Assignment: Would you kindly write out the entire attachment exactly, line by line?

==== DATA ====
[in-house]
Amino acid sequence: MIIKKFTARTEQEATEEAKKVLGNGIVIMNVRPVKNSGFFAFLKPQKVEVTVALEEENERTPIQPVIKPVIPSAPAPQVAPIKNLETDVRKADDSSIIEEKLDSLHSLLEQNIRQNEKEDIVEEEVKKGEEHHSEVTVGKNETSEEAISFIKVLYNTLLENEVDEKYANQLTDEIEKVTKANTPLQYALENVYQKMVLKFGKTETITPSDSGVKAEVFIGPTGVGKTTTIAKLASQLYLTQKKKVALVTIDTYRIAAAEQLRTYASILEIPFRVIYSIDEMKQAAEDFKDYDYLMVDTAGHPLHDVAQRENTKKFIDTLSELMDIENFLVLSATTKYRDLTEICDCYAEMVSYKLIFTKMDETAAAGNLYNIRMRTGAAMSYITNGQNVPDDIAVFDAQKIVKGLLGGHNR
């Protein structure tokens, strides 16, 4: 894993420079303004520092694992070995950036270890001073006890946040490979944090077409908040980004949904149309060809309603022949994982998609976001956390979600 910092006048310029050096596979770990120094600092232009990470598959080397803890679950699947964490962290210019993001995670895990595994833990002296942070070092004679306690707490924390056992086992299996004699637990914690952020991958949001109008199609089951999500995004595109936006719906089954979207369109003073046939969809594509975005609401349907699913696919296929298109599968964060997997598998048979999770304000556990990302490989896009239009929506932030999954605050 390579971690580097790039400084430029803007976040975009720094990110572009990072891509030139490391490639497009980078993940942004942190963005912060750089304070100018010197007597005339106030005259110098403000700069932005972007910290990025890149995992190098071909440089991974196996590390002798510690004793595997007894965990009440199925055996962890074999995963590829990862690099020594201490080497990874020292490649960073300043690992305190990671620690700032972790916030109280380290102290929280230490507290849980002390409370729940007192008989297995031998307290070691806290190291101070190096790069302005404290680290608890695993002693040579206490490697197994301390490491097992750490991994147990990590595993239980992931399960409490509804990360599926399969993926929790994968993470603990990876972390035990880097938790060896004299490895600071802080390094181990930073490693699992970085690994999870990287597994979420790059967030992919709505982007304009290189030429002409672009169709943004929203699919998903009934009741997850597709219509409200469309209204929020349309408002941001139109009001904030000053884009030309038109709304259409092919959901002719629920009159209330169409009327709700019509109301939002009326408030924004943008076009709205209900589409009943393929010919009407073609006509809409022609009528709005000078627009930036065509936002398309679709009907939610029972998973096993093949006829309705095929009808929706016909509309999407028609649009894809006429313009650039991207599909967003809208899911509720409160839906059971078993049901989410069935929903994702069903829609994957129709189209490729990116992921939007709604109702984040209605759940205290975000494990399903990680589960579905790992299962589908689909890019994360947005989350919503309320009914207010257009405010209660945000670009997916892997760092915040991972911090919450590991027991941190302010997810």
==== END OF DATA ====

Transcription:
[in-house]
Amino acid sequence: MIIKKFTARTEQEATEEAKKVLGNGIVIMNVRPVKNSGFFAFLKPQKVEVTVALEEENERTPIQPVIKPVIPSAPAPQVAPIKNLETDVRKADDSSIIEEKLDSLHSLLEQNIRQNEKEDIVEEEVKKGEEHHSEVTVGKNETSEEAISFIKVLYNTLLENEVDEKYANQLTDEIEKVTKANTPLQYALENVYQKMVLKFGKTETITPSDSGVKAEVFIGPTGVGKTTTIAKLASQLYLTQKKKVALVTIDTYRIAAAEQLRTYASILEIPFRVIYSIDEMKQAAEDFKDYDYLMVDTAGHPLHDVAQRENTKKFIDTLSELMDIENFLVLSATTKYRDLTEICDCYAEMVSYKLIFTKMDETAAAGNLYNIRMRTGAAMSYITNGQNVPDDIAVFDAQKIVKGLLGGHNR
């Protein structure tokens, strides 16, 4: 894993420079303004520092694992070995950036270890001073006890946040490979944090077409908040980004949904149309060809309603022949994982998609976001956390979600 910092006048310029050096596979770990120094600092232009990470598959080397803890679950699947964490962290210019993001995670895990595994833990002296942070070092004679306690707490924390056992086992299996004699637990914690952020991958949001109008199609089951999500995004595109936006719906089954979207369109003073046939969809594509975005609401349907699913696919296929298109599968964060997997598998048979999770304000556990990302490989896009239009929506932030999954605050 390579971690580097790039400084430029803007976040975009720094990110572009990072891509030139490391490639497009980078993940942004942190963005912060750089304070100018010197007597005339106030005259110098403000700069932005972007910290990025890149995992190098071909440089991974196996590390002798510690004793595997007894965990009440199925055996962890074999995963590829990862690099020594201490080497990874020292490649960073300043690992305190990671620690700032972790916030109280380290102290929280230490507290849980002390409370729940007192008989297995031998307290070691806290190291101070190096790069302005404290680290608890695993002693040579206490490697197994301390490491097992750490991994147990990590595993239980992931399960409490509804990360599926399969993926929790994968993470603990990876972390035990880097938790060896004299490895600071802080390094181990930073490693699992970085690994999870990287597994979420790059967030992919709505982007304009290189030429002409672009169709943004929203699919998903009934009741997850597709219509409200469309209204929020349309408002941001139109009001904030000053884009030309038109709304259409092919959901002719629920009159209330169409009327709700019509109301939002009326408030924004943008076009709205209900589409009943393929010919009407073609006509809409022609009528709005000078627009930036065509936002398309679709009907939610029972998973096993093949006829309705095929009808929706016909509309999407028609649009894809006429313009650039991207599909967003809208899911509720409160839906059971078993049901989410069935929903994702069903829609994957129709189209490729990116992921939007709604109702984040209605759940205290975000494990399903990680589960579905790992299962589908689909890019994360947005989350919503309320009914207010257009405010209660945000670009997916892997760092915040991972911090919450590991027991941190302010997810």